Winter has been long in Calgary so we were happy to fly to a place with less snow and more green shoots.  Glen and I stayed with Lynda but Meg and Mike wanted to do touristy things downtown so booked into the Lord Elgin hotel.  Our family has memories of dining at Murray's in the Lord Elgin with Glen's folks.  My father had also stayed there when he had business trips to Ottawa.  He called it the Lord Helpless for some reason.

The hotel was named for James Bruce, 8th Earl of Elgin, the first Governor General of Canada.  It opened in 1941 catering to those on government or military business so didn't have the elegant ballrooms that characterized the Chateau Laurier, its competitor.  After falling into decline, the Lord Elgin was renovated in the 2000s and is now a grand dame of Ottawa hotels.  Meg and Mike had a great view of Confederation Park and the War Memorial from their room.  Mike was thrilled when he realized he could also see the province of Quebec from their window.

Sunday, April 8th, was the day of Mom's memorial.  Lynda drove Glen and me, picking up her friend, Mel along the way.  Chris, Lynda's boyfriend, drove Meg and Mike.  We were heading into Lanark County to my baby sister, Nancy's place.  I had ordered a two-seater, Adirondack bench from Home Depot which Andy, my brother-in-law, assembled.  He and Glen affixed the brass plaque we had engraved with Mom and Dad's names.   With the help of Alan, my nephew, the bench was positioned in a place overlooking Nancy's bird feeder.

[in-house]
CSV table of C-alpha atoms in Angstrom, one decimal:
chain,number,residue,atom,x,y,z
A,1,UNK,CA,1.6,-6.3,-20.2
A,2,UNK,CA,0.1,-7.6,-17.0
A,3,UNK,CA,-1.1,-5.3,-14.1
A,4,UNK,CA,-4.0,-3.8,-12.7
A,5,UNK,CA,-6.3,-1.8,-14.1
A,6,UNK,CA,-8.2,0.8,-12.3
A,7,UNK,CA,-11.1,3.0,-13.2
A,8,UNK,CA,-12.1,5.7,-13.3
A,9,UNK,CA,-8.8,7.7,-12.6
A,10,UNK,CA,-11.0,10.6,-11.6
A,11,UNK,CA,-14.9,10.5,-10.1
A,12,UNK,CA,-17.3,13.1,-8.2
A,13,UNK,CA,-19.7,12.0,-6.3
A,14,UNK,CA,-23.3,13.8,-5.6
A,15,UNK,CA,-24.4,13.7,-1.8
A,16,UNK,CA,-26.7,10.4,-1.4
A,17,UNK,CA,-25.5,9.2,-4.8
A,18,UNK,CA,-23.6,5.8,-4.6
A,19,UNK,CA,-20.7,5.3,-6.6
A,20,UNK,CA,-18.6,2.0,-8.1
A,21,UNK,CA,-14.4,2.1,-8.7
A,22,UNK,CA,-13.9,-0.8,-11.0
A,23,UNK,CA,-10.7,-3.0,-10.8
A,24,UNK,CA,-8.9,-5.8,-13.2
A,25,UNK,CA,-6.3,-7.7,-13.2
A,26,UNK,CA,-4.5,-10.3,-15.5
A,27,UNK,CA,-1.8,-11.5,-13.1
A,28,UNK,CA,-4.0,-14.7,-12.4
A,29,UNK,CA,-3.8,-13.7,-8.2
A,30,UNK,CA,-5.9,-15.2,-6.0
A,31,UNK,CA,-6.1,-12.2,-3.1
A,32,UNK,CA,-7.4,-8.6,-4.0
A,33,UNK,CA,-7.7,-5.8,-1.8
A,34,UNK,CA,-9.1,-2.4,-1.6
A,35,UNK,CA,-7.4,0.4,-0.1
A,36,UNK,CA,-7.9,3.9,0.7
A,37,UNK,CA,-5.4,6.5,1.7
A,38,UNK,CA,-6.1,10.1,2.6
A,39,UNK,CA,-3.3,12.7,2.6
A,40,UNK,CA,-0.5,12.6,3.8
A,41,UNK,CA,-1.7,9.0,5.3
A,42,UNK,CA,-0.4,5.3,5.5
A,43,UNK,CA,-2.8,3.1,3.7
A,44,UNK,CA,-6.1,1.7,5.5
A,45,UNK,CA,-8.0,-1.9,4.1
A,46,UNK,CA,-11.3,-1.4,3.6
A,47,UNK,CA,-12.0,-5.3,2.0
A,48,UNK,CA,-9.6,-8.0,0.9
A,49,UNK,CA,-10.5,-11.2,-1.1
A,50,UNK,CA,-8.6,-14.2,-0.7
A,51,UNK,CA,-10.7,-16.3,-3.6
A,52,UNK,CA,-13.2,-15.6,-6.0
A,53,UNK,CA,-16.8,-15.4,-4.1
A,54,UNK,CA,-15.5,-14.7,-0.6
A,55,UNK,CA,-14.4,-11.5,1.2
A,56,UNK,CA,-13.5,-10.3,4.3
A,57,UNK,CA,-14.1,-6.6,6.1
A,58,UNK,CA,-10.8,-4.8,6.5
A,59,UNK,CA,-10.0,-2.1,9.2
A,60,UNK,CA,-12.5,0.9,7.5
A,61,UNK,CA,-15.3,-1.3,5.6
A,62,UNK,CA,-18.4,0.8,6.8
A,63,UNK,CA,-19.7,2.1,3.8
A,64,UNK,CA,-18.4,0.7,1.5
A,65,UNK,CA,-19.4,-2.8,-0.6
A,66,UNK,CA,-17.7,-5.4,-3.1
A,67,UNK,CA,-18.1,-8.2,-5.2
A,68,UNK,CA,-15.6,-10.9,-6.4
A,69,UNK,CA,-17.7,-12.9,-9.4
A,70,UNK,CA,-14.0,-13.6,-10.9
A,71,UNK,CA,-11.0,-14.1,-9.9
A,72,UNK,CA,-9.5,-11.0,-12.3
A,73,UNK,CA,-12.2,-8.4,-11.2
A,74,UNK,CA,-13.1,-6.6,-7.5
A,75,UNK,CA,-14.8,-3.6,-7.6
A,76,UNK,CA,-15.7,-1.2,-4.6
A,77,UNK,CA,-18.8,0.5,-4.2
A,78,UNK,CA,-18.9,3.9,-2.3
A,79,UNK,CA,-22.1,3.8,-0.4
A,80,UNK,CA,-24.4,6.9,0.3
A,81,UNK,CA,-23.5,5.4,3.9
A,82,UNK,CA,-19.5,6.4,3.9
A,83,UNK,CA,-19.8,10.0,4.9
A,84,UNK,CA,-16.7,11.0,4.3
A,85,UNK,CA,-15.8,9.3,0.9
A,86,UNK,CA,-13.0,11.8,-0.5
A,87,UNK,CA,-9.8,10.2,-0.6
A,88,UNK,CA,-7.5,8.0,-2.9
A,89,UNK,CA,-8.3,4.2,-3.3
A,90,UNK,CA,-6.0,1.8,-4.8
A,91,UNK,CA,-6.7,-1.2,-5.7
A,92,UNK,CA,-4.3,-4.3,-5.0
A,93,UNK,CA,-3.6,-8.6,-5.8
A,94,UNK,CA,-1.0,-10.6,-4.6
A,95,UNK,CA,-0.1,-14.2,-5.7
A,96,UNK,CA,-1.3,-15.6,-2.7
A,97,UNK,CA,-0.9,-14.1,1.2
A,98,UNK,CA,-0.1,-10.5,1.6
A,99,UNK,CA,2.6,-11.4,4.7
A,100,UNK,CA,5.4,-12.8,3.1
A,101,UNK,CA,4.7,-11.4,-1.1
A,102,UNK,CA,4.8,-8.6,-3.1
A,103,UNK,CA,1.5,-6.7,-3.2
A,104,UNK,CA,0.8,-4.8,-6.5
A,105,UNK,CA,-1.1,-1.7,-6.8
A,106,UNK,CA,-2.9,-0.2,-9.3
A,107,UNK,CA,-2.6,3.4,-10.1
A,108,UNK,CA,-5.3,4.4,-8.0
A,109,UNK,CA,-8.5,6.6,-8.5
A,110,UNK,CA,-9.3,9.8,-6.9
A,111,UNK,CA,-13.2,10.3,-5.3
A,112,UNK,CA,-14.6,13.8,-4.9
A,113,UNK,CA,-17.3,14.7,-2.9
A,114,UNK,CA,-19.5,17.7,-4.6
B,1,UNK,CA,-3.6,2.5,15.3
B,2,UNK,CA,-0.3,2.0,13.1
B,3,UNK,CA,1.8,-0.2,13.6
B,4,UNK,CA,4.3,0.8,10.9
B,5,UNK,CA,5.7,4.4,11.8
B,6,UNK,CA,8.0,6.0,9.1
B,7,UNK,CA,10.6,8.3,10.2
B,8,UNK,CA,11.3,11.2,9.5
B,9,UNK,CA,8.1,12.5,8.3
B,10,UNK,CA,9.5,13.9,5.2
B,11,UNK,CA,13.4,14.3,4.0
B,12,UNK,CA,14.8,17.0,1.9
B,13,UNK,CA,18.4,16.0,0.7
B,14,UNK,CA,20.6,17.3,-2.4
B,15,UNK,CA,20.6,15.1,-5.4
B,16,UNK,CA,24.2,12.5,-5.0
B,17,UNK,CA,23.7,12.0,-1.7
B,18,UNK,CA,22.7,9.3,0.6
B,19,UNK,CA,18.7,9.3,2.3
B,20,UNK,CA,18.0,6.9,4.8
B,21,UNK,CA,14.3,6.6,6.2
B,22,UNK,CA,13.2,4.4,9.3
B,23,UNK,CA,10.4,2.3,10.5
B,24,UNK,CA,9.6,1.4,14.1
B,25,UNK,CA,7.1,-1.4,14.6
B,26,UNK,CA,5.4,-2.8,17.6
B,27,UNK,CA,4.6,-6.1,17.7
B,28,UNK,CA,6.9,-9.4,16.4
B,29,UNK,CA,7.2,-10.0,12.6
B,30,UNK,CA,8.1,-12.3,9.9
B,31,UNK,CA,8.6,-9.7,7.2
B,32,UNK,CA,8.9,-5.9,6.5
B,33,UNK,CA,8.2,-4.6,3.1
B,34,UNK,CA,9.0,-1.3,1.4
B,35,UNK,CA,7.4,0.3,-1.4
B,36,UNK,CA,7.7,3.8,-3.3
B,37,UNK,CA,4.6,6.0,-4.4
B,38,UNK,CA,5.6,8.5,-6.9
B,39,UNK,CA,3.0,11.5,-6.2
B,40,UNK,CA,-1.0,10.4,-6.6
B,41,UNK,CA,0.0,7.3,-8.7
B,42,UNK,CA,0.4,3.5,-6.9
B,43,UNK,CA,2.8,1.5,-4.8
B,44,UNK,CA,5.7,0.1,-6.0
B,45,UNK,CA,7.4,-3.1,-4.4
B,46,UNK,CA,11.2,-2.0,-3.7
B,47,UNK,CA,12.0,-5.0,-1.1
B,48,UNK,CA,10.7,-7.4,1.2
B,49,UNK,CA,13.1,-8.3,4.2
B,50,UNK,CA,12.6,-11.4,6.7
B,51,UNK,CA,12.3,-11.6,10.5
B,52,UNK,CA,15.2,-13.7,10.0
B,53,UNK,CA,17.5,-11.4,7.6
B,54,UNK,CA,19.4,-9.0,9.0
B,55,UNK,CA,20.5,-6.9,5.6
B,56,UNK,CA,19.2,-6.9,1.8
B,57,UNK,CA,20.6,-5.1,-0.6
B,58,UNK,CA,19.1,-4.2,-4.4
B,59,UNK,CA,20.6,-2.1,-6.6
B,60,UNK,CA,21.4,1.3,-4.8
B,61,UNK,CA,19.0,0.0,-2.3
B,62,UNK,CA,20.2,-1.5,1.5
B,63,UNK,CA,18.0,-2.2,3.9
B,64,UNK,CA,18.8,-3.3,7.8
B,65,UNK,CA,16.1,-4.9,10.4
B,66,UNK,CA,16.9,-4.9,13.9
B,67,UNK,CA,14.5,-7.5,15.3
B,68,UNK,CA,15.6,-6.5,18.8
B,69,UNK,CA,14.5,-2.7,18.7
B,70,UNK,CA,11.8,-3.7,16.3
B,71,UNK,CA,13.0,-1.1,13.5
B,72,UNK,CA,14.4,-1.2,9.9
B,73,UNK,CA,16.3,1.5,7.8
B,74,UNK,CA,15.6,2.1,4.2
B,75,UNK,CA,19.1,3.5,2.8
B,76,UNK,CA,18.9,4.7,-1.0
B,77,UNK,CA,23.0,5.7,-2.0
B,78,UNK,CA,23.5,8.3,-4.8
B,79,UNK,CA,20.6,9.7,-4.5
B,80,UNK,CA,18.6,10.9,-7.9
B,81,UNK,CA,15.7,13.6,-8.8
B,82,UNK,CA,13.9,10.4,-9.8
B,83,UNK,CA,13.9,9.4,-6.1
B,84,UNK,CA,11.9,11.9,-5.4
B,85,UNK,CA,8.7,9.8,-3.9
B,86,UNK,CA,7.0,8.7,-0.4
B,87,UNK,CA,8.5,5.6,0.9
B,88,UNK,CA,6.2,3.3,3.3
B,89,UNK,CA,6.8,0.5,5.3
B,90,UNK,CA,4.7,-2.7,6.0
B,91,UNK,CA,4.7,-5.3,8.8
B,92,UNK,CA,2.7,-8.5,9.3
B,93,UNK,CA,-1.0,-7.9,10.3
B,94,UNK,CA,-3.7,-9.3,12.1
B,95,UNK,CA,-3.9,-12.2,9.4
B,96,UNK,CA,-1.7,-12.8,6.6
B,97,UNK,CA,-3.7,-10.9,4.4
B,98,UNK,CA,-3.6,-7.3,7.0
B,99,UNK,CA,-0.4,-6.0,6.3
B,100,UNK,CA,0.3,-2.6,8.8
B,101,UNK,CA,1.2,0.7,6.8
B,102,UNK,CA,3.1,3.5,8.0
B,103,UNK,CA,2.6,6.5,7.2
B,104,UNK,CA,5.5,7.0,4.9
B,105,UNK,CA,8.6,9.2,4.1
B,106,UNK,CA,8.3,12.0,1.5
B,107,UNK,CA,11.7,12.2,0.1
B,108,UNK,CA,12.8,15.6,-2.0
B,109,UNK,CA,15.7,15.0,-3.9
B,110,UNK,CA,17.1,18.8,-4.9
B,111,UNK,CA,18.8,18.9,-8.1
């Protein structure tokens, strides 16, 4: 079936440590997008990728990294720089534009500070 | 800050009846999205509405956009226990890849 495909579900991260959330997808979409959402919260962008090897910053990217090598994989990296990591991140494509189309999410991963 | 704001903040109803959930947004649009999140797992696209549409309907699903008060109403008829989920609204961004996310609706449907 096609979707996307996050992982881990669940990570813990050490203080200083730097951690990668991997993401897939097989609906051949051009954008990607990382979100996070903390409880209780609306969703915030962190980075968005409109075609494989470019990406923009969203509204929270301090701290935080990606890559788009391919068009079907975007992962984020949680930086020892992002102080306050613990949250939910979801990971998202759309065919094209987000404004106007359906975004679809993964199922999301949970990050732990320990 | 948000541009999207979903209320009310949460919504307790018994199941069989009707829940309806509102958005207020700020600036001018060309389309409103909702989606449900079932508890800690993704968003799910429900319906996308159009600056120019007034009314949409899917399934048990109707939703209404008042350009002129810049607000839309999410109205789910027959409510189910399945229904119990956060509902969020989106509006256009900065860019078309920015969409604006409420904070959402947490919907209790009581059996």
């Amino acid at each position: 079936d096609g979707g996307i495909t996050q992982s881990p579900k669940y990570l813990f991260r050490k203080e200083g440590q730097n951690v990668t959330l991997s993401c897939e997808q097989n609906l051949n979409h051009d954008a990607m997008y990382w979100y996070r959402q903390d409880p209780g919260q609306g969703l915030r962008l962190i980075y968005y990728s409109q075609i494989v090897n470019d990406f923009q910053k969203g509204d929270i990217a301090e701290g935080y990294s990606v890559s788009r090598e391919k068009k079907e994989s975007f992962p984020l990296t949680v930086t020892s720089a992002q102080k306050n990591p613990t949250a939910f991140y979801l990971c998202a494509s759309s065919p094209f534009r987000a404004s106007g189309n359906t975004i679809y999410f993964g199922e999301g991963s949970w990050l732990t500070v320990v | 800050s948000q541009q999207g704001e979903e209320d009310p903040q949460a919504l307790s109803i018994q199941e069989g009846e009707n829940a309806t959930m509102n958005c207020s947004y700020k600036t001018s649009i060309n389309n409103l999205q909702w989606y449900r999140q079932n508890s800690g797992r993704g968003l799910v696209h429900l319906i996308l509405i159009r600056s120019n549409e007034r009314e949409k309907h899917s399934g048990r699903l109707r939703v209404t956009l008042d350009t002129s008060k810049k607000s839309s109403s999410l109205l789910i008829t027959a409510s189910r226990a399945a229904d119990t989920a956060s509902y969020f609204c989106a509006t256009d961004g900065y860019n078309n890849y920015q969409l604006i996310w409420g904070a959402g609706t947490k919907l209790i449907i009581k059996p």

It was a simple ceremony with me and my sisters saying a few words and then scattering our Mom's ashes.  There was cake, wine, and beer and lots of laughter.  Nancy sang a couple of songs and Andy read two of his poems.  It was a great send-off to a wonderful woman.